Shot early in the morning (an hour after sunrise) at
in the Maldives.
This guy was very active and quite
aggressive. The few attacks (bites) are believed to be cases of mistaken identity of swimmers and
waders as prey and none have been fatal.
Unfortunately the camera had a lot of zoom on but he was travelling so fast in my
direction there was no time for adjustments.
Compare the shot above with the normal 'middle of the day' shot to the right.
A totally different fish. The shark doesn't seem to be feeding, is rather timid and swims away.
The angles are all wrong for a good looking shot. Boring as the shark is facing the wrong way.
Plus, not good that it is deeper (ie not side on).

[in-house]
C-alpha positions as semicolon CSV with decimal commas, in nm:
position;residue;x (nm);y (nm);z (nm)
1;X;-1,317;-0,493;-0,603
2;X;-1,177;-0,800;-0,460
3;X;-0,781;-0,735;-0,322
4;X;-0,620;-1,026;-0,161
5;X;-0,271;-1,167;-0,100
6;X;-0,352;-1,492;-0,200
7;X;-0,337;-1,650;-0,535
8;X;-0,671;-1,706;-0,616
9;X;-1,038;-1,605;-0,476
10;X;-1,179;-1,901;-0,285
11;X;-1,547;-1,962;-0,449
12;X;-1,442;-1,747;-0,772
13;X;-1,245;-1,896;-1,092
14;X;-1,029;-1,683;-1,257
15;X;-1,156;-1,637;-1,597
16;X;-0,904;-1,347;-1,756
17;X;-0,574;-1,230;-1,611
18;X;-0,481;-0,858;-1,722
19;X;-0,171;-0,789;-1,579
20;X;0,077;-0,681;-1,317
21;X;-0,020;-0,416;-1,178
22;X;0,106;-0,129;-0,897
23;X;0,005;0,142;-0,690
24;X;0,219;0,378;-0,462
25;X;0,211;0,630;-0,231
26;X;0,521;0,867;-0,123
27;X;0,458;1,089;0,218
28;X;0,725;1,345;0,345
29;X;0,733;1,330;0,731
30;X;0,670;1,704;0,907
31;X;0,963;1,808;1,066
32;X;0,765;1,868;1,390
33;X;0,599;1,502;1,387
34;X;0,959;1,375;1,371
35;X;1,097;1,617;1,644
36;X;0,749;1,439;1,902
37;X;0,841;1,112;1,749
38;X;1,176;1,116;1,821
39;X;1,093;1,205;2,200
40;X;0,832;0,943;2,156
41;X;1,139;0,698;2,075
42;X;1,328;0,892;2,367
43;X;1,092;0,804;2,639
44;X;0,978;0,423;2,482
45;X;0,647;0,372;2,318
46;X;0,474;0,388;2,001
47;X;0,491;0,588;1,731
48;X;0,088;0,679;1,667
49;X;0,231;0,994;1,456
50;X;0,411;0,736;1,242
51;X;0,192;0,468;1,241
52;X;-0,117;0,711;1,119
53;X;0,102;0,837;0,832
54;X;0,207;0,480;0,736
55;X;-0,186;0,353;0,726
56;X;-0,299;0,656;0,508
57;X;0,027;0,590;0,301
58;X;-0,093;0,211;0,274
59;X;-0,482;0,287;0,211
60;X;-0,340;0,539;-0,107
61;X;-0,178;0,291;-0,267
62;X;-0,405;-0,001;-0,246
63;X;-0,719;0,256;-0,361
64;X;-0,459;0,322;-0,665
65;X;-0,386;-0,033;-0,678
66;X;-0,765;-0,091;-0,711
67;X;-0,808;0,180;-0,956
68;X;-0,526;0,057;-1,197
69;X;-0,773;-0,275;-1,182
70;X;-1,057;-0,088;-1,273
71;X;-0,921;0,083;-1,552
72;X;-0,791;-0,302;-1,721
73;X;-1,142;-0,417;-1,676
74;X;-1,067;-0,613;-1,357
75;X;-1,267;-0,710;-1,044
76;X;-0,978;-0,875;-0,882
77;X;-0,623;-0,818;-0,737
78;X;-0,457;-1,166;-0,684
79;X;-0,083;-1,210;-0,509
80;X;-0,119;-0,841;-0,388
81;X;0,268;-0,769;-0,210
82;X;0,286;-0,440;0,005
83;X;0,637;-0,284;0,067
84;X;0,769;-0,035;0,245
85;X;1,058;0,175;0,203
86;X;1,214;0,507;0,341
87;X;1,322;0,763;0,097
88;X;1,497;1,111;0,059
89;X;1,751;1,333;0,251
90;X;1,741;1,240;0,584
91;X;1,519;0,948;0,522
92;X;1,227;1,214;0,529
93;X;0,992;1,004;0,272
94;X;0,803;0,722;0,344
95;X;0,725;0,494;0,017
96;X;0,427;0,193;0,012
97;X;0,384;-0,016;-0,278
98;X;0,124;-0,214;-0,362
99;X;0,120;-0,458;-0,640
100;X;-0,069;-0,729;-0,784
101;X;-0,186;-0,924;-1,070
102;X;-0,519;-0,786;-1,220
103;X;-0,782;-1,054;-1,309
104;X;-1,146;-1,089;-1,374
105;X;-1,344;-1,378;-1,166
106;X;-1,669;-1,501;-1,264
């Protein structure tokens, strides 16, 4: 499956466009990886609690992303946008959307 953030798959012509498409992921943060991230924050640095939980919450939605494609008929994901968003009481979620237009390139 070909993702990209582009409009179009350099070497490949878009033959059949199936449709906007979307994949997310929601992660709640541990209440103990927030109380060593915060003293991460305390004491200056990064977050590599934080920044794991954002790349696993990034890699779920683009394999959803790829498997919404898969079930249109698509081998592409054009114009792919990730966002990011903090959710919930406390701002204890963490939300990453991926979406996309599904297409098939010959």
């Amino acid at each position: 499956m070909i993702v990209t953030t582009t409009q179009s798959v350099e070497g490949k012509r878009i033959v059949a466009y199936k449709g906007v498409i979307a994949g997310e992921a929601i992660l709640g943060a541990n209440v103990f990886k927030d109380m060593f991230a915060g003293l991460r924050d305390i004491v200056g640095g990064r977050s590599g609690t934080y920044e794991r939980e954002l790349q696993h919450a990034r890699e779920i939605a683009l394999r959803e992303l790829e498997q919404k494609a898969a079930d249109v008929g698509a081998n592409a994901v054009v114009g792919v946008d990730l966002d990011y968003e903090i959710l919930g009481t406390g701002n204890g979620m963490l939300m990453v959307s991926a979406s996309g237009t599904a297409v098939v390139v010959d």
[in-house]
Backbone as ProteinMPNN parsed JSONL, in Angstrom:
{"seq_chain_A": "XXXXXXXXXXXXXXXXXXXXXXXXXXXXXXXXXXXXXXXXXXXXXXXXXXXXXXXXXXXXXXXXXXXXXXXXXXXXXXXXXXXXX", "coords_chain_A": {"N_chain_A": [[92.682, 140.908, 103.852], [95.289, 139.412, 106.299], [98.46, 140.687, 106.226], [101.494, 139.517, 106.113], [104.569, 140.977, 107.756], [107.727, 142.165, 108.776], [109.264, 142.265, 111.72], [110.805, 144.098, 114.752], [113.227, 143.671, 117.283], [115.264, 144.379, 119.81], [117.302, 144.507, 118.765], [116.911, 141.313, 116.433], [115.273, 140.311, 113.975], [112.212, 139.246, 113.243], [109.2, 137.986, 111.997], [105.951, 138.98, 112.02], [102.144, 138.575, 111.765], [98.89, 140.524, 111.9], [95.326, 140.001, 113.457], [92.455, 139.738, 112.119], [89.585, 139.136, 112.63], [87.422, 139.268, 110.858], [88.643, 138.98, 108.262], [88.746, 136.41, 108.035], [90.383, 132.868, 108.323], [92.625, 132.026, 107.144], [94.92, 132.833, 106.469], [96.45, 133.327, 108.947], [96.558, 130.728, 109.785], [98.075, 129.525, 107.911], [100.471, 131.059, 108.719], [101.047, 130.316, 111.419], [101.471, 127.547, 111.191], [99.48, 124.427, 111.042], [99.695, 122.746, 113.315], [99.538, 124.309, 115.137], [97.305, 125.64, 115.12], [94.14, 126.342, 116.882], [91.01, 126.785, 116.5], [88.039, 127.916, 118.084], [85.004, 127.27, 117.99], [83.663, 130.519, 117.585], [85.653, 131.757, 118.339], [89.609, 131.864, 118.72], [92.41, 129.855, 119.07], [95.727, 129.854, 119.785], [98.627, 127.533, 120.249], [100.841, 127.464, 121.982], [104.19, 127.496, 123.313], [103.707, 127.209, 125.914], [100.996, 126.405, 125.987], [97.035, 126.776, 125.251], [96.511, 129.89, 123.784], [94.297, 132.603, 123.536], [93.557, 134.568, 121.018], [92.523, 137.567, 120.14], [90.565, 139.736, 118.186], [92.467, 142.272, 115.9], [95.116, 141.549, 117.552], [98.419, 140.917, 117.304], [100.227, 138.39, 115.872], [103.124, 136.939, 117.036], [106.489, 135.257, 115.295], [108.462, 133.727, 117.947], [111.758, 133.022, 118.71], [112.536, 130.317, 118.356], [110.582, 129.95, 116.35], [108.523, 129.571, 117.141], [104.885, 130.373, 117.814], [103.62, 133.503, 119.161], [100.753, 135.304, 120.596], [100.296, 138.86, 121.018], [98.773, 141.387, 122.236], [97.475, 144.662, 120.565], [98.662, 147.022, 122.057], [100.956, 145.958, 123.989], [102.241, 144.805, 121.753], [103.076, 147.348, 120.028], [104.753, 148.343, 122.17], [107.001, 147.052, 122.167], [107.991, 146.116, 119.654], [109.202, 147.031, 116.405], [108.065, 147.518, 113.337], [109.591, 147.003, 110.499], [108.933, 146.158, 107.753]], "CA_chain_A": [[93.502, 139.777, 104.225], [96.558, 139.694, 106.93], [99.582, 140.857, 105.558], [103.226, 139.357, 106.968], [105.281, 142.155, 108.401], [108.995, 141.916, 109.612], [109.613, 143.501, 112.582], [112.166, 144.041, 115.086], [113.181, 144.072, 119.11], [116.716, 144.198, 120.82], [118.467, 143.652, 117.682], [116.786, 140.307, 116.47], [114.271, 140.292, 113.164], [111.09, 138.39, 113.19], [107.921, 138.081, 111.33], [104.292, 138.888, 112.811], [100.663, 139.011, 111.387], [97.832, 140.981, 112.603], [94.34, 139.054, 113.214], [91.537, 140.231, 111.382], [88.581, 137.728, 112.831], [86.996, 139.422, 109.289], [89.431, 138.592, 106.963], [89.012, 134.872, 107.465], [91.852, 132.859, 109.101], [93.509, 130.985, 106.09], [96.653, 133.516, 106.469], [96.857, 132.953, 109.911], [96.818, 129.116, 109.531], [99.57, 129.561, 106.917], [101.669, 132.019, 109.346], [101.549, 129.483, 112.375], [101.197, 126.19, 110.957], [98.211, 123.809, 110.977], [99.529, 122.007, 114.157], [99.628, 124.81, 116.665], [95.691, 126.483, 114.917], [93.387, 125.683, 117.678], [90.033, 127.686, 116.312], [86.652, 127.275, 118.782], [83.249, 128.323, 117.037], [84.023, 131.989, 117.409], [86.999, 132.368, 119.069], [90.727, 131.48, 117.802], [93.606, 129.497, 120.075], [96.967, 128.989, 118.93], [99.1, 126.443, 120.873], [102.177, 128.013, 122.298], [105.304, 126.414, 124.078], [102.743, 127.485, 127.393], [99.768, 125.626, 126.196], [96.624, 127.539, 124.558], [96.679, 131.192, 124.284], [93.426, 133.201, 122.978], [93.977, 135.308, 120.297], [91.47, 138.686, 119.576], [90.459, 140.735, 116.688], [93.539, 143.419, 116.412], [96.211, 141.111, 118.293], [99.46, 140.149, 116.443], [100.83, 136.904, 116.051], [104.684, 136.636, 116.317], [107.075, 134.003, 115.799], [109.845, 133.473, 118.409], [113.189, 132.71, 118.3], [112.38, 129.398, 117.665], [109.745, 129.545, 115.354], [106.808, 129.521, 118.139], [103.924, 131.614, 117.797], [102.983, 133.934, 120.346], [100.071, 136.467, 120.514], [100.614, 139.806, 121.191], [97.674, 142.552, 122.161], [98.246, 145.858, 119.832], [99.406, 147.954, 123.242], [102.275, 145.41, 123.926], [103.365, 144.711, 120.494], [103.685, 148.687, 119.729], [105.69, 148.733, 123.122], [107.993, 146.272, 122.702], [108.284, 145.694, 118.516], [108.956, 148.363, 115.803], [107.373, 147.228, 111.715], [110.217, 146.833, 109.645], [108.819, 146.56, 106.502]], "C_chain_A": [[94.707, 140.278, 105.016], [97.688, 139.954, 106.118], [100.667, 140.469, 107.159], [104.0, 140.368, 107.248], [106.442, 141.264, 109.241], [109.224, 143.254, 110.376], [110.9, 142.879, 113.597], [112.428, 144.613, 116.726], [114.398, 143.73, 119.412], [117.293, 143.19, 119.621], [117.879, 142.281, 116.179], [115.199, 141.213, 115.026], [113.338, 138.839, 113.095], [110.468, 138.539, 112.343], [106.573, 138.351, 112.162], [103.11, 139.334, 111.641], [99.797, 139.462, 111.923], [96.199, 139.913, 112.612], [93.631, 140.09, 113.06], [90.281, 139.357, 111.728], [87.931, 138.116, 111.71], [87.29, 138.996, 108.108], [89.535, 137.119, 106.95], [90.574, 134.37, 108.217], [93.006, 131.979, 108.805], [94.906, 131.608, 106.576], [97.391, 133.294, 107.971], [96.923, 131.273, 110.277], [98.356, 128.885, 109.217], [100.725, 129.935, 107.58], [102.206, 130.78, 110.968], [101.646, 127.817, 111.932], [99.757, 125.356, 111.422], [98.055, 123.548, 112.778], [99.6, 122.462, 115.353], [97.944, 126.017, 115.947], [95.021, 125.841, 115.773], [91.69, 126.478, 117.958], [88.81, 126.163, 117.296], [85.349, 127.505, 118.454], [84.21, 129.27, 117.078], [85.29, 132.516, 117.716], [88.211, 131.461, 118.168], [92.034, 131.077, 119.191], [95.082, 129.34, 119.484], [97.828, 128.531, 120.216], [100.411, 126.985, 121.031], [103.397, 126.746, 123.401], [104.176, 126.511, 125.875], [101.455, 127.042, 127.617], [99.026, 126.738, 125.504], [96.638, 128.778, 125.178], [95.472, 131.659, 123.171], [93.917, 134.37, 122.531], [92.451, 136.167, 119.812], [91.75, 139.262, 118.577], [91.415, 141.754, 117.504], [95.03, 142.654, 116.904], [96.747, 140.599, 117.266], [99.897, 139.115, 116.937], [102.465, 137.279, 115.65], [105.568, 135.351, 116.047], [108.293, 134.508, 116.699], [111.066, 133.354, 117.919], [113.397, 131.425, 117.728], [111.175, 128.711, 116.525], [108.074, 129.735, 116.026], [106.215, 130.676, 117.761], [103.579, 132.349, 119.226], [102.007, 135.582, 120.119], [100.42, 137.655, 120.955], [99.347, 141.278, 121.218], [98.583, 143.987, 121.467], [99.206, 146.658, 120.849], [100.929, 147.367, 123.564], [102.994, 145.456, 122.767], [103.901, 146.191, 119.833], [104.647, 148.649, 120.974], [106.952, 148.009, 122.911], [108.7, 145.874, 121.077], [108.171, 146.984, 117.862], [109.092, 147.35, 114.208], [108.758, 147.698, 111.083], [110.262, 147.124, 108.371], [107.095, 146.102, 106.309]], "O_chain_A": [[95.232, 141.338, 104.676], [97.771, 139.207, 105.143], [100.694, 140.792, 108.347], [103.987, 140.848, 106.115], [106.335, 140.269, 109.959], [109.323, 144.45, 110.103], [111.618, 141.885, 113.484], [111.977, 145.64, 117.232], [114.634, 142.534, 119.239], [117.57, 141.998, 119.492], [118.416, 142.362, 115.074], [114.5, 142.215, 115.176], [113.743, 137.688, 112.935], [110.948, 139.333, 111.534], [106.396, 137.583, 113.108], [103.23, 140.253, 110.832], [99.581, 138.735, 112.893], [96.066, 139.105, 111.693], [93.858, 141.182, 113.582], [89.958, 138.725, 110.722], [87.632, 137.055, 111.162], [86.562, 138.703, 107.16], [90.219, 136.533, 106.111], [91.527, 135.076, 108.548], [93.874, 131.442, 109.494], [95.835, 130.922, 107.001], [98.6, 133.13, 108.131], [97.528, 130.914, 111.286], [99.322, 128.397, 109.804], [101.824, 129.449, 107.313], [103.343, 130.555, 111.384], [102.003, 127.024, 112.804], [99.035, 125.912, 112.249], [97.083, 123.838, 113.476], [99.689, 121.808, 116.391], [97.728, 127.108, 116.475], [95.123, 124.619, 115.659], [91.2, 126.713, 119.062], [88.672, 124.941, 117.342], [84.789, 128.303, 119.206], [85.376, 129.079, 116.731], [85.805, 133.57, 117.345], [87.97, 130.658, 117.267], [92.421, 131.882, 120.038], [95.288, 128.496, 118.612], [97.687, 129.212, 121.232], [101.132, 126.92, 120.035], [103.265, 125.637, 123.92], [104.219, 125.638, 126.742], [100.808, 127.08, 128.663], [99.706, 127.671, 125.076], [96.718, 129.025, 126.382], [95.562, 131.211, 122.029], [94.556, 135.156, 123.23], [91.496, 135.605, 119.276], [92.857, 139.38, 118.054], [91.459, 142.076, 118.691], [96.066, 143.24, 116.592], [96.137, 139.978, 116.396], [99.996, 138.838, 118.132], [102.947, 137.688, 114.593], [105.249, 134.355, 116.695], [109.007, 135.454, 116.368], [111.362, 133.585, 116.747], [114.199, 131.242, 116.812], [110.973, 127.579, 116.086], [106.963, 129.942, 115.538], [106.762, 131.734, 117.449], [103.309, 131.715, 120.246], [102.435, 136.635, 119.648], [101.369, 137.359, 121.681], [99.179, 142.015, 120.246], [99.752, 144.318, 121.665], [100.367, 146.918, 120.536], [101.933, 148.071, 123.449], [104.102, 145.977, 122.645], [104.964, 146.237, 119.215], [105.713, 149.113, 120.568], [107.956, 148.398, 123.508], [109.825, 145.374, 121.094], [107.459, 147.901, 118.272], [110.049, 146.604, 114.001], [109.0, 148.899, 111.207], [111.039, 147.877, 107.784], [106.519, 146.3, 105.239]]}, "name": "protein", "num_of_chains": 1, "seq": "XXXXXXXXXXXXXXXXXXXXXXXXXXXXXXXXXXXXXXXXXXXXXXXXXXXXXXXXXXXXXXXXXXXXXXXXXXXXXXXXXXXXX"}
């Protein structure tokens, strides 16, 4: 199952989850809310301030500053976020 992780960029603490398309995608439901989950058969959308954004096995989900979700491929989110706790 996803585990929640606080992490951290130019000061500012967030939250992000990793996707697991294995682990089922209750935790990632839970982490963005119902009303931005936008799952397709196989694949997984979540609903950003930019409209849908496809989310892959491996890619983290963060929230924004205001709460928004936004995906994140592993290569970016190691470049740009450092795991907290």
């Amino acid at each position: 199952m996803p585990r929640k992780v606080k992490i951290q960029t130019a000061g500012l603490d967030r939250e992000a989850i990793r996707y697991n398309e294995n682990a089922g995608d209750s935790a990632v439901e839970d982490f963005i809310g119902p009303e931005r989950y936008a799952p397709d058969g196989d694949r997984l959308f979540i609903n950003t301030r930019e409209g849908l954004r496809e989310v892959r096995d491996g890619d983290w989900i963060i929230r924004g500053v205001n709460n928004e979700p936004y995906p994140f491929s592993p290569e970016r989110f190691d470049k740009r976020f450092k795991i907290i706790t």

This shot had some zoom and later
was cropped in a big way. Shows just how far away the shark was, and moving down and
even further away.
A big plus of early morning or late afternoon dives - the best LCD visibility and activity
8am or 9am in the tropics is still only an hour or two after dawn. Again late afternoon ie 4PM,
you will have a clear LCD screen.
Another bonus. At cross-over points of night to day and vice versa, some
night critters are about.
Plus, the day guys are busy feeding rather than worrying about you.
Plankton rises from the depths to feed at night, which attracts small fish and they attract big fish.
Some plankton can be slow to dive when the day breaks, so the plankton feeders are still
feeding when you pop in for your pre-breakfast dive.
In the early or late sun, no worry about limited light. The camera copes just fine. The sun
angle is less 'flat' which is good as it gives added profile and depth to the photos.
It's an active time on the reef which is a plus, on top of a beautifully clear LCD screen - win win.